When you first move abroad, it can take some time to get settled, receive all your paperwork, and sometimes even to find a job. Signing up for global coverage, which protects you at home, in your new country, and anywhere you might go is a smart idea. You’ll have comprehensive coverage while you set up your new life and you have a support staff to help you every step of the way.
For Brazilian Expatriates, Choice in Health Insurance Plans
If you get sick or injured, you want choice in your care. One of the most frustrating things about being ill is feeling like you’ve lost control. Suddenly, your well being, your energy, your appetite is beyond your control. Talking to your insurance representative about the choice of hospital and specialist can help. Access to a wide range of hospitals allows you to feel more comfortable in your care. If you prefer a male or a female specialist, you should be able to choose. Would you be more comfortable in a hospital across town, where you will be close to friends and colleagues? These are the kinds of freedom the right insurance package can provide. And making these decisions will help you feel you’ve regained some autonomy.
International Health Insurance for Brazilian Citizens Living Abroad:
Cigna Global offers a great option for Brazilians living anywhere in the world. The plan provides coverage both worldwide and at home in Brazil.
- The flexibility to tailor a plan to suit your individual needs
- Access to Cigna Global’s trusted network of hospitals and doctors
- The convenience and confidence of 24/7/365 customer service
For Brazilians living in the USA, GeoBlue Xplorer offers an excellent range of doctors and hospitals in the highly regarded Blue Cross, Blue Shield network in the USA.
- Premium Benefits, Coverage and Service
- Define your deductible and prescription benefits
- For Foreigners in the US or US citizens abroad
For an affordable and flexible global medical plan, William Russell is a very good option with worldwide coverage in almost every country.
- William Russell plans cover you internationally, both in the country you reside in and wherever you are traveling to (addons required for USA)
- Their network includes 40,000 hospitals around the world.
- Plans have comprehensive cancer coverage, including genome testing.
The Government of Brazil recommends that citizens who are planning to move abroad make note of the following:
- Information about any required documentation to enter another country should be checked with that country’s Embassy in Brazil. Those intending to reside abroad must go to the Embassy or Consulate of the country where they want to live while still in Brazil. The Consulate will inform about visa requirements and the procedures to get the proper one, depending upon the reason for the trip.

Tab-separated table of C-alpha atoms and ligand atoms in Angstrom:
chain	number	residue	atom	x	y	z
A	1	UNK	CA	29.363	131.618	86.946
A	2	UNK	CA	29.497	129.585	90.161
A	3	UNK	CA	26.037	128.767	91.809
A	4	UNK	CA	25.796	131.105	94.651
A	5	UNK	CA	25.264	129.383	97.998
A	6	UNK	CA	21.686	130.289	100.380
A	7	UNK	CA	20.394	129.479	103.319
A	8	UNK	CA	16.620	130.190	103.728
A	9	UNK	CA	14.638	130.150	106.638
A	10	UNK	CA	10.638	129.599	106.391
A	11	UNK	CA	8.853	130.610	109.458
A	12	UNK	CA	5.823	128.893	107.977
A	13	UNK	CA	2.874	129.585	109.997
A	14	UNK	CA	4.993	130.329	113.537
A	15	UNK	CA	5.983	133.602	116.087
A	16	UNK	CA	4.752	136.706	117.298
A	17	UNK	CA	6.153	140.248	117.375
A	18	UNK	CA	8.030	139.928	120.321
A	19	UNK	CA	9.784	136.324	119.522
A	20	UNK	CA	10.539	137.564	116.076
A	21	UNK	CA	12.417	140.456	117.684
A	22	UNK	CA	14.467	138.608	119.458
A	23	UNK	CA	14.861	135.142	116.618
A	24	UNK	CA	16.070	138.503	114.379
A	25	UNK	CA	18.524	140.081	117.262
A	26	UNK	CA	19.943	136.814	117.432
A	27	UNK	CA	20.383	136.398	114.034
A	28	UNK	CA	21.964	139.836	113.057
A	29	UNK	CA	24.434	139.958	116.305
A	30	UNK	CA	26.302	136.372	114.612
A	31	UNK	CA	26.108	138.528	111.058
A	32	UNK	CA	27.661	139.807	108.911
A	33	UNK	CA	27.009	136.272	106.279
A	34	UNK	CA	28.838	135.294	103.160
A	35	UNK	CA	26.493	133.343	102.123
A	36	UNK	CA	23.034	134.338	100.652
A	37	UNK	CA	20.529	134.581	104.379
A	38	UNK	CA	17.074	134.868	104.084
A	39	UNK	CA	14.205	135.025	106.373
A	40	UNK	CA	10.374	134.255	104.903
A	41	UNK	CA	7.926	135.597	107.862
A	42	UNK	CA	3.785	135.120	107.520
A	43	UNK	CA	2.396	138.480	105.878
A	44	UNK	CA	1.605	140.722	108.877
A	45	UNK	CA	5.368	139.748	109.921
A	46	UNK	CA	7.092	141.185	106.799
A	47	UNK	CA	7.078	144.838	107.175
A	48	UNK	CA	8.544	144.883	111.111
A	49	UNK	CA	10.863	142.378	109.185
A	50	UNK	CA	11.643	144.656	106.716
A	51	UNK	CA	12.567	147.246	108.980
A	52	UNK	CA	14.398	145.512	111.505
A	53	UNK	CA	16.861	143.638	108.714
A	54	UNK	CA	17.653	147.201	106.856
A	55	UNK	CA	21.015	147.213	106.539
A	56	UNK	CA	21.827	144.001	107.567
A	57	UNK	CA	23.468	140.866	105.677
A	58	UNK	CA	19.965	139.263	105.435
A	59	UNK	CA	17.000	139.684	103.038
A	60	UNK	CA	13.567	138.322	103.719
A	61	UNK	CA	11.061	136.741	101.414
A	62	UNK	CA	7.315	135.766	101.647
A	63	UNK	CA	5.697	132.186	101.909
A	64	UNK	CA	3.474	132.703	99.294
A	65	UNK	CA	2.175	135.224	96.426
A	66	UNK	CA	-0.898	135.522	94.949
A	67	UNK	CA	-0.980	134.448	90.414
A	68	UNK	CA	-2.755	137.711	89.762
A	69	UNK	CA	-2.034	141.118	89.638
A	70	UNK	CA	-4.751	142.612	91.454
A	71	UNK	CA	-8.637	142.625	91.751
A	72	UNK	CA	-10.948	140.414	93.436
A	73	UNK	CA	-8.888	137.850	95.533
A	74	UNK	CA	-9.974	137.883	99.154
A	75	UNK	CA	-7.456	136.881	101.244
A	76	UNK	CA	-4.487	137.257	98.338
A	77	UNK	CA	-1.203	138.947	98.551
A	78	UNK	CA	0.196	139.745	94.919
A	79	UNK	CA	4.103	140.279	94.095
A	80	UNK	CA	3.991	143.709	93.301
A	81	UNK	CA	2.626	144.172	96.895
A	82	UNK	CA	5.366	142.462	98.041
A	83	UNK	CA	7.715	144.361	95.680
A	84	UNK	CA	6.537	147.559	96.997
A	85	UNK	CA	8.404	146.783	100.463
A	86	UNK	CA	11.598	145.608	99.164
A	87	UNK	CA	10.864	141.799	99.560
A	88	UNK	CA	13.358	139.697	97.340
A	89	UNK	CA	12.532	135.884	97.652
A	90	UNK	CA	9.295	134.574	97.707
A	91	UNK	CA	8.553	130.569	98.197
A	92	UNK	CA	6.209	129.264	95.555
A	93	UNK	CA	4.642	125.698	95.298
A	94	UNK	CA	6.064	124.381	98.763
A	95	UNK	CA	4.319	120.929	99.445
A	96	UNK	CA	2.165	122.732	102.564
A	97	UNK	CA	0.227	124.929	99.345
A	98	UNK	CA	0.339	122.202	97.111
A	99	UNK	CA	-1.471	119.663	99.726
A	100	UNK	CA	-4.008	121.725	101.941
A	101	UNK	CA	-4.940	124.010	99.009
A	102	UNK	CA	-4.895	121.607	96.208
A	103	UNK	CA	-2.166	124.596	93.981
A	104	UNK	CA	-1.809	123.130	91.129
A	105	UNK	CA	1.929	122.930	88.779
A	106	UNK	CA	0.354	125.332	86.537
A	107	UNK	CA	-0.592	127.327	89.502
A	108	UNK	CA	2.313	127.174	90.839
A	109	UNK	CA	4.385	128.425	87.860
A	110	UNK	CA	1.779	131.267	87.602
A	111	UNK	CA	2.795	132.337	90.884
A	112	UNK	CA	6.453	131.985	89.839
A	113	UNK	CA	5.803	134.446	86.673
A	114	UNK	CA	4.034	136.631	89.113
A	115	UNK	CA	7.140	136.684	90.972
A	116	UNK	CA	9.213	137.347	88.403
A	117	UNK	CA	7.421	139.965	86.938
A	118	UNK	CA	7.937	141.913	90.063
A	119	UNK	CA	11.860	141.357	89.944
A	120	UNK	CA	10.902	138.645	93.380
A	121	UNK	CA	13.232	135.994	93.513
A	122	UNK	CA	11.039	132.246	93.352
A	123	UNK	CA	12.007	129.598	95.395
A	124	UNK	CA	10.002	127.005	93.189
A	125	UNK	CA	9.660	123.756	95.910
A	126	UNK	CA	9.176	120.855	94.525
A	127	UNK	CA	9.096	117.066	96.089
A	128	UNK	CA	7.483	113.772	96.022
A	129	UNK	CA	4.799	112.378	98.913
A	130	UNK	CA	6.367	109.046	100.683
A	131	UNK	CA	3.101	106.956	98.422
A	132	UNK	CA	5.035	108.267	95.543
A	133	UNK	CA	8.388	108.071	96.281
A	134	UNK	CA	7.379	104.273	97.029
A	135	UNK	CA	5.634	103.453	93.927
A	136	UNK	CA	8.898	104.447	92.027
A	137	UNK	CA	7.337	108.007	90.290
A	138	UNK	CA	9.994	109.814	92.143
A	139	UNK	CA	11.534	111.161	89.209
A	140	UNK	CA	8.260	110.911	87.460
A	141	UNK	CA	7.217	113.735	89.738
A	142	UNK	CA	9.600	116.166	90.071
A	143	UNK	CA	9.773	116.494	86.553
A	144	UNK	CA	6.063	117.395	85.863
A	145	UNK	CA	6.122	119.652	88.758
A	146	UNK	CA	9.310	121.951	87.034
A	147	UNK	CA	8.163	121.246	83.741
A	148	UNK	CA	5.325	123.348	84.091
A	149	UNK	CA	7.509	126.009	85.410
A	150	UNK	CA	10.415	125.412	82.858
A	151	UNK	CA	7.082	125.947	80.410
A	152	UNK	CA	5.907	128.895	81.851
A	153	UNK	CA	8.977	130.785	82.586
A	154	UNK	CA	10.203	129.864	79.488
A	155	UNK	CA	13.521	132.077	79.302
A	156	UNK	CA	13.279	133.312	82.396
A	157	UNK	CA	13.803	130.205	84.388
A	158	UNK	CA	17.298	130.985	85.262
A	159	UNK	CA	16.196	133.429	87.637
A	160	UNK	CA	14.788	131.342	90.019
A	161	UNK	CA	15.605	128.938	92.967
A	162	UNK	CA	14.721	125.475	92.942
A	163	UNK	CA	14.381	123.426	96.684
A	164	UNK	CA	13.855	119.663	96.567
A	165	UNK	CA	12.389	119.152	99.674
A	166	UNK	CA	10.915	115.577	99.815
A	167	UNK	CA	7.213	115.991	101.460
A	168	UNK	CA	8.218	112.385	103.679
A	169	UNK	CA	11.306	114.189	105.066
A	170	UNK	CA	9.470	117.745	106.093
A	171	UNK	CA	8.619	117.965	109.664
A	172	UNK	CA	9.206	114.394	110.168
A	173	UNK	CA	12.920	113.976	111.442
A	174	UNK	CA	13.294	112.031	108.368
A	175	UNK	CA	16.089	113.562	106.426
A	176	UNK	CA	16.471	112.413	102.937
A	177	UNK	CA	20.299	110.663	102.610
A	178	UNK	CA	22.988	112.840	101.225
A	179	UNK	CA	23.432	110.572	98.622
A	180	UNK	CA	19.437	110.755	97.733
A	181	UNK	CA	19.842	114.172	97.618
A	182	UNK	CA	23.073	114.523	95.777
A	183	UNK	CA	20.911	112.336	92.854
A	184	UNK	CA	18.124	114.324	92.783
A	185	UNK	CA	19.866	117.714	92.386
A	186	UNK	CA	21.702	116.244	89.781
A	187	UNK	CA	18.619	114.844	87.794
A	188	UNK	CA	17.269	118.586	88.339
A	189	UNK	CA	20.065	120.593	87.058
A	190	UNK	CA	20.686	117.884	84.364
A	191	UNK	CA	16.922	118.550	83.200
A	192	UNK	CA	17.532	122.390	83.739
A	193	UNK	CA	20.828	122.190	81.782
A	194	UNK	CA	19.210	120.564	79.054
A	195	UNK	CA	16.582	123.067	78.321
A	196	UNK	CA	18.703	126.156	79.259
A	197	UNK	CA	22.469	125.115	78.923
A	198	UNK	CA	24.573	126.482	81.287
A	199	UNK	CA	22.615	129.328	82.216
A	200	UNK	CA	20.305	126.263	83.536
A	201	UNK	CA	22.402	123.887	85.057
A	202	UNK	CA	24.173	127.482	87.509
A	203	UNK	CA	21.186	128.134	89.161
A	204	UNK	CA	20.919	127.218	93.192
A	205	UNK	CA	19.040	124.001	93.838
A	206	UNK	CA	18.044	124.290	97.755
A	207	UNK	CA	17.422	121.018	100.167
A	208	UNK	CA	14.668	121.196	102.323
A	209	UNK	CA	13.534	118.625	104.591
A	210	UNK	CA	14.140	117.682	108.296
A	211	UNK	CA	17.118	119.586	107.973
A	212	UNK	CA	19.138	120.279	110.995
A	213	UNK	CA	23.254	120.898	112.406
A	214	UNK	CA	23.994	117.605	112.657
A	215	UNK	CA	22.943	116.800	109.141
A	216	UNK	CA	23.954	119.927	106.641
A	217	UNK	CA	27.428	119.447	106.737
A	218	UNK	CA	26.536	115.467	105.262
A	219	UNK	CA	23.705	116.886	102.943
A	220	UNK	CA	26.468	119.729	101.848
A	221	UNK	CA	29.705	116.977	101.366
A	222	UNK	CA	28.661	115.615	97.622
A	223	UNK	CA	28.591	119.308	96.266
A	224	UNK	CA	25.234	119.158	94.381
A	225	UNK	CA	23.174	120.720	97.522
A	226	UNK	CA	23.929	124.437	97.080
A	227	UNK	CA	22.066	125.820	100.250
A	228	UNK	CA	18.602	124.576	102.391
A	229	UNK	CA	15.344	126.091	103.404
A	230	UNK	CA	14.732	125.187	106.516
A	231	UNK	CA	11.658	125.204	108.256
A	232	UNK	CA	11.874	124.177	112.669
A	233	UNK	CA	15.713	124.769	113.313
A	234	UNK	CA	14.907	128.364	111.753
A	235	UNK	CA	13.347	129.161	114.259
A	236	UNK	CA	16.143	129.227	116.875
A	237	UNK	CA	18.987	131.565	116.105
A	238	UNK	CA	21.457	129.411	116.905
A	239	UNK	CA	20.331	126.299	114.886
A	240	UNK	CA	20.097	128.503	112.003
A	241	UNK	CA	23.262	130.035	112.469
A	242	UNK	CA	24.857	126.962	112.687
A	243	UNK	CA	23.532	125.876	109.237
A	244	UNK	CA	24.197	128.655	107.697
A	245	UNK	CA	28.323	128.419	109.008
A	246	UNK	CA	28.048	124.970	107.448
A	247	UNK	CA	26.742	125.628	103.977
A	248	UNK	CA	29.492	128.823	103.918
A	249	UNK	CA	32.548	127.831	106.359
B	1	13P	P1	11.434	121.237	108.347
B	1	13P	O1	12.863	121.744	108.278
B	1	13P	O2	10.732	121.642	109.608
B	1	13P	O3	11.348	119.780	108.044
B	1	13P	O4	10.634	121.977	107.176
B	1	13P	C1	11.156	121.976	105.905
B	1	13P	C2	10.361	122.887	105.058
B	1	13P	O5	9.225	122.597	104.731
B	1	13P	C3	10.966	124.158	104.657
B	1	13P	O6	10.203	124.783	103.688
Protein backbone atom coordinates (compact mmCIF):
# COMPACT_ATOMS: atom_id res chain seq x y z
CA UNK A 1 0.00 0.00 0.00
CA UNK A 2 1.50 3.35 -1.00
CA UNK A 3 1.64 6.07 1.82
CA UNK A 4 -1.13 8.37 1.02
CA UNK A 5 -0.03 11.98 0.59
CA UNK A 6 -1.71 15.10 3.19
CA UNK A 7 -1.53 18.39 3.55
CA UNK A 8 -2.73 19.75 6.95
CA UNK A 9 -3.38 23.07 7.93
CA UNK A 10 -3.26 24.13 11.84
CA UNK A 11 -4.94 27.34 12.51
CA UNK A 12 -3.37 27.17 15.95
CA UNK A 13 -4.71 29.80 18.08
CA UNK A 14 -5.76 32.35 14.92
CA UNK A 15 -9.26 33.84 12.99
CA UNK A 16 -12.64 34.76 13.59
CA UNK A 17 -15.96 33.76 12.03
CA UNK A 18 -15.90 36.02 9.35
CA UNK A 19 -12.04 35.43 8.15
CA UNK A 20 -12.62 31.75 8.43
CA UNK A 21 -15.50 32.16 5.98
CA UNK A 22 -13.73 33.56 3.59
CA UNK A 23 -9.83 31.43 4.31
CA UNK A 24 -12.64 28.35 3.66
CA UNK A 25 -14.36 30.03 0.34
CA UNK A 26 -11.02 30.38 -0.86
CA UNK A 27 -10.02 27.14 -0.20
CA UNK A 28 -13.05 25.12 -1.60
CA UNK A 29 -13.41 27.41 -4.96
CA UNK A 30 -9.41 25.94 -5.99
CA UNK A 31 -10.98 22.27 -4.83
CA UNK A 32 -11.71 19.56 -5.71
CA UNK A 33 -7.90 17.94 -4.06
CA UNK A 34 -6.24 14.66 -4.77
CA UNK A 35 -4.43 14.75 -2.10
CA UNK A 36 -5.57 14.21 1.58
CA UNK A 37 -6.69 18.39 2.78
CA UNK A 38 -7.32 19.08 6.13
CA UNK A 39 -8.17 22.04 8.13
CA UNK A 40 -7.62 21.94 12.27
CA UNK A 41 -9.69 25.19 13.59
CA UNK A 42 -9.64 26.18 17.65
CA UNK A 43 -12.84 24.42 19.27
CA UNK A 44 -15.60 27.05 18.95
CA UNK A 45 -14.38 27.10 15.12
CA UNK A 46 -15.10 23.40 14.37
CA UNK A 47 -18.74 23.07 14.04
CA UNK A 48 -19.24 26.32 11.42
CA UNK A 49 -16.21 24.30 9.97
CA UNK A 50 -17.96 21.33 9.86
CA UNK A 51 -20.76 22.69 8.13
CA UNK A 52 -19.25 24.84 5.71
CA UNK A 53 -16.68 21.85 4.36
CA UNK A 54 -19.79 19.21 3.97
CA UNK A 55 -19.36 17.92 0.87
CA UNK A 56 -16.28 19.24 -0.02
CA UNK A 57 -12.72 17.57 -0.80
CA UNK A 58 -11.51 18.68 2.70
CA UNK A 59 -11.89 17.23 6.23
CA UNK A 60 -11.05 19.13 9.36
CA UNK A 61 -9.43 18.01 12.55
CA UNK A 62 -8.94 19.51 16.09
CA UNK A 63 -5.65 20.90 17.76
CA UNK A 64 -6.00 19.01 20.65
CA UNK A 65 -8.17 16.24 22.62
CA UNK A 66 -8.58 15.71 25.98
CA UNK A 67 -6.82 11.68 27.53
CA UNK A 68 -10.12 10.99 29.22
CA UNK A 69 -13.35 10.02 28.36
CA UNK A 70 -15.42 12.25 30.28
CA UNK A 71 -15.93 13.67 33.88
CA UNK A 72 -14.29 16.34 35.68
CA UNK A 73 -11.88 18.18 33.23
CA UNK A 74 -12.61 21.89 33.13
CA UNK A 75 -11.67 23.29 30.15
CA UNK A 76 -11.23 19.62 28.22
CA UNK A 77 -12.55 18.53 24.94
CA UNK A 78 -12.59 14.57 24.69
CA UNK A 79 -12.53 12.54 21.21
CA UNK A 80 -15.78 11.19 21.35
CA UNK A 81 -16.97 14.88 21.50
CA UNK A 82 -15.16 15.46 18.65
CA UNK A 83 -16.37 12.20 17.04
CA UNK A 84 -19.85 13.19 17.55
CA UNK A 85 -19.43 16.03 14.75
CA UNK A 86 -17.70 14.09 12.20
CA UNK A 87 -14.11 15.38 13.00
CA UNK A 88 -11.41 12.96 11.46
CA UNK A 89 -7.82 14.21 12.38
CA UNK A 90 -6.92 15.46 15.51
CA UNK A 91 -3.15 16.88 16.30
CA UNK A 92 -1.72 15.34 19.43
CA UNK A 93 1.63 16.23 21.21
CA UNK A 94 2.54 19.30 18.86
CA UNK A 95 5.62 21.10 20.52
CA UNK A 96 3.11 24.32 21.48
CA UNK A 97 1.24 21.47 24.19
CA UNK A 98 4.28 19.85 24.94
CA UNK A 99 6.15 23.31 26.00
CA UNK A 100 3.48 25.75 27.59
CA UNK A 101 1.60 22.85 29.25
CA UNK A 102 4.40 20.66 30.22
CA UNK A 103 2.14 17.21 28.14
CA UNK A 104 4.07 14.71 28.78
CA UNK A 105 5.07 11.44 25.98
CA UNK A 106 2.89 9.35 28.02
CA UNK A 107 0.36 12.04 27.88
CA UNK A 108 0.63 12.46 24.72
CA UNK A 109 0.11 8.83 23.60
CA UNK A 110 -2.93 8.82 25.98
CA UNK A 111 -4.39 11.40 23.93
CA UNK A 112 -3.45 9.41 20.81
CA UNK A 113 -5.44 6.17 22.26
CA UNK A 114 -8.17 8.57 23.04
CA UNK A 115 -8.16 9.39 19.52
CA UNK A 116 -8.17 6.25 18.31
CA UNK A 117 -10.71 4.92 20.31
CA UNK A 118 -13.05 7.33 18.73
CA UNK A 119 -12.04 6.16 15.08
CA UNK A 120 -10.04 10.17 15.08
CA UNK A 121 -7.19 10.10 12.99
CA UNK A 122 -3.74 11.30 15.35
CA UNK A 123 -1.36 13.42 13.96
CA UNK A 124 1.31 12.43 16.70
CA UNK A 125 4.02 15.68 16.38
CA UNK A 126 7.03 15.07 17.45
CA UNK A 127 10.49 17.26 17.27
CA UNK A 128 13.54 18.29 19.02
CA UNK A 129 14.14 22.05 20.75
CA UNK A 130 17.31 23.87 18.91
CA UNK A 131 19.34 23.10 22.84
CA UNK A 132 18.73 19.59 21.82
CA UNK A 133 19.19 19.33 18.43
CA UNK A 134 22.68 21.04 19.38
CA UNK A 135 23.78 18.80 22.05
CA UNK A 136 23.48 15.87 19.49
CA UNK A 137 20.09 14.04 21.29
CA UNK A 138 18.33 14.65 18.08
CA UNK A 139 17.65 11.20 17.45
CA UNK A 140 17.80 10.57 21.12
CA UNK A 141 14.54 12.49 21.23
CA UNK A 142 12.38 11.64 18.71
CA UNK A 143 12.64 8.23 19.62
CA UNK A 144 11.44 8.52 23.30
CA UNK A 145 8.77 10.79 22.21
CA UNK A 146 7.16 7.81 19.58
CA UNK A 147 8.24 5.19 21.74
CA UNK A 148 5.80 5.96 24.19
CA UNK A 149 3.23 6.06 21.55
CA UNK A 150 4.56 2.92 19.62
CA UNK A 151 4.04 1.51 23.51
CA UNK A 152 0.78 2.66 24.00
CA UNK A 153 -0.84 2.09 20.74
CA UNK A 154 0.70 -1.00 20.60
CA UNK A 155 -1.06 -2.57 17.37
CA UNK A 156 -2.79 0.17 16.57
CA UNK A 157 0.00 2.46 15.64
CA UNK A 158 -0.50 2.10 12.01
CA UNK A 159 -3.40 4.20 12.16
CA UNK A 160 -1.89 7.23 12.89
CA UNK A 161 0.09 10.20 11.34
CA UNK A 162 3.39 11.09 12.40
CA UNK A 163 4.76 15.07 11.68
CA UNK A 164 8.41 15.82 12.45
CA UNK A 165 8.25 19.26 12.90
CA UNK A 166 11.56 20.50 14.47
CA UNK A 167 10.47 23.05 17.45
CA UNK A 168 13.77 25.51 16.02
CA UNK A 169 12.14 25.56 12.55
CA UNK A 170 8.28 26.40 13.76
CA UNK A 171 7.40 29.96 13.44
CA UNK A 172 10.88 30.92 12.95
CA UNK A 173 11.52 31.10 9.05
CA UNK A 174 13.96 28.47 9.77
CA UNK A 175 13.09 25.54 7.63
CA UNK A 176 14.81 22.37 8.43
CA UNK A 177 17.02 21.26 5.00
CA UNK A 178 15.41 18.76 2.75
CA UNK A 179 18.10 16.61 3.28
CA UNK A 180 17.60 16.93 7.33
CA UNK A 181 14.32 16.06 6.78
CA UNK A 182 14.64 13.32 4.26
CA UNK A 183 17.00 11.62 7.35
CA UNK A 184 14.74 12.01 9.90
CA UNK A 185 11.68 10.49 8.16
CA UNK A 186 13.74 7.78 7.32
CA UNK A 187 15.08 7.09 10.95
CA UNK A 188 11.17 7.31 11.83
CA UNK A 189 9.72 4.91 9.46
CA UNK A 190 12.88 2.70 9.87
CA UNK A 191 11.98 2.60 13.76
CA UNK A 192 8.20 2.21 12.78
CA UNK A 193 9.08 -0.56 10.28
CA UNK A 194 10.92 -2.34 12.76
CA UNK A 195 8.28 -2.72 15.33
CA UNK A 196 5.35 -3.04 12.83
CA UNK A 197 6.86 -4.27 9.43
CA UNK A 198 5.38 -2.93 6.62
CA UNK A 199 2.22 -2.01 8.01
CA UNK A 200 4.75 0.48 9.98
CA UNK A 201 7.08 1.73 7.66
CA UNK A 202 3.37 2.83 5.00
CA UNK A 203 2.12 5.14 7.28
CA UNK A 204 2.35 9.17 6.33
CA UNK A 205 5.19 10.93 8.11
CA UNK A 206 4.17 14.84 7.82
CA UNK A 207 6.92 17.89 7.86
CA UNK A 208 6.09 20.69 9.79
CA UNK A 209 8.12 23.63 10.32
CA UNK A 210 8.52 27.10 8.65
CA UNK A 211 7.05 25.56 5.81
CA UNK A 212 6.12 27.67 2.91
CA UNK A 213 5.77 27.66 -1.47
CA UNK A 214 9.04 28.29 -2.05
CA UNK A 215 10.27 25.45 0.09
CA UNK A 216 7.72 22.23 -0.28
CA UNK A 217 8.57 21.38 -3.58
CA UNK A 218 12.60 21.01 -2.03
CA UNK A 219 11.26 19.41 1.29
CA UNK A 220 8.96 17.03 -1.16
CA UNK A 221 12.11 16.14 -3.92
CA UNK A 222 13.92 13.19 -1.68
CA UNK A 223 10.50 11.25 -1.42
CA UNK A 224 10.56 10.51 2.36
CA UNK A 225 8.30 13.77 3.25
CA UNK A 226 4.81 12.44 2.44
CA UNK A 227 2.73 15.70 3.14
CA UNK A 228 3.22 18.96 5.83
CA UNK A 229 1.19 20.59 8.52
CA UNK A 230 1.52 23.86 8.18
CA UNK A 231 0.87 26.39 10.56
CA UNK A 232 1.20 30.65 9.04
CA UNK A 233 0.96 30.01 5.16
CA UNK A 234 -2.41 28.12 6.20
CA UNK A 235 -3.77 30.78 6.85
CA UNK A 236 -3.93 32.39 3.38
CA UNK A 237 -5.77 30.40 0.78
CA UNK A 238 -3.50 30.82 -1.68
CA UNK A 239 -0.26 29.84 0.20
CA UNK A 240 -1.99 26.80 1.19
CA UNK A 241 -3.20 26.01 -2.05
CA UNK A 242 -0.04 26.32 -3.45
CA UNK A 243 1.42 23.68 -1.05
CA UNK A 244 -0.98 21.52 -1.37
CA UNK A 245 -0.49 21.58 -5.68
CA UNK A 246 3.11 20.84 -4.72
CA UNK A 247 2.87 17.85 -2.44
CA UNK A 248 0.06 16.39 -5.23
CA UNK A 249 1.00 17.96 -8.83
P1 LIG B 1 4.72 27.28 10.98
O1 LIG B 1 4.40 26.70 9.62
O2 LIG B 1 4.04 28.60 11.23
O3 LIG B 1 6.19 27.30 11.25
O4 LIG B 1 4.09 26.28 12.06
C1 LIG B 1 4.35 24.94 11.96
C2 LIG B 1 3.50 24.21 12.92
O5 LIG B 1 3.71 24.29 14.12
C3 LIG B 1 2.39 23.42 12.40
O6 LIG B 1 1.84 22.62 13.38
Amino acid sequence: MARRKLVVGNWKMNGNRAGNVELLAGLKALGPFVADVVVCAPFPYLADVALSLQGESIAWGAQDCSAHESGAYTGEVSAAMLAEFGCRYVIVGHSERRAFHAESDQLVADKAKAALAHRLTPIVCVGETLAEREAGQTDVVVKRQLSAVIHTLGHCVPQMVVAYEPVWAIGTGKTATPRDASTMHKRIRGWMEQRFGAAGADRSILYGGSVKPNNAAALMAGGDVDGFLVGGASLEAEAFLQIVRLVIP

- In general, a visit for work purposes will likely require a visa. Proof of vaccination may also be required.
- Travelers should note, before leaving Brazil, contact information including phone numbers (including the emergency consular number), email, and the address of the Brazilian Consulate or Embassy of the country they are traveling to.
- It is also important to make copies of important documents (such as passports and ID cards), in case replacement is necessary.
- It is recommended that information on the itinerary, hotels and contact numbers be given to a family member or friend.
Caring for Mental Health
Brazilians are famous for being friendly, warm, and affectionate. However, in many other countries, the culture leans towards being more reserved and introverted. These cultural differences are part of why people love the expat life. But it’s not always easy. A more reserved culture can feel standoffish and even unfriendly. Feelings of isolation and loneliness are common. Connecting with social groups for international citizens, both online and in person, can help you find a supportive tribe. Volunteering in your new community is a great way to break the ice by working on a cause you both care about. And reaching out to your insurance company for support is important. The staff can connect you to a counselor or psychologist if you feel you’d benefit from professional support.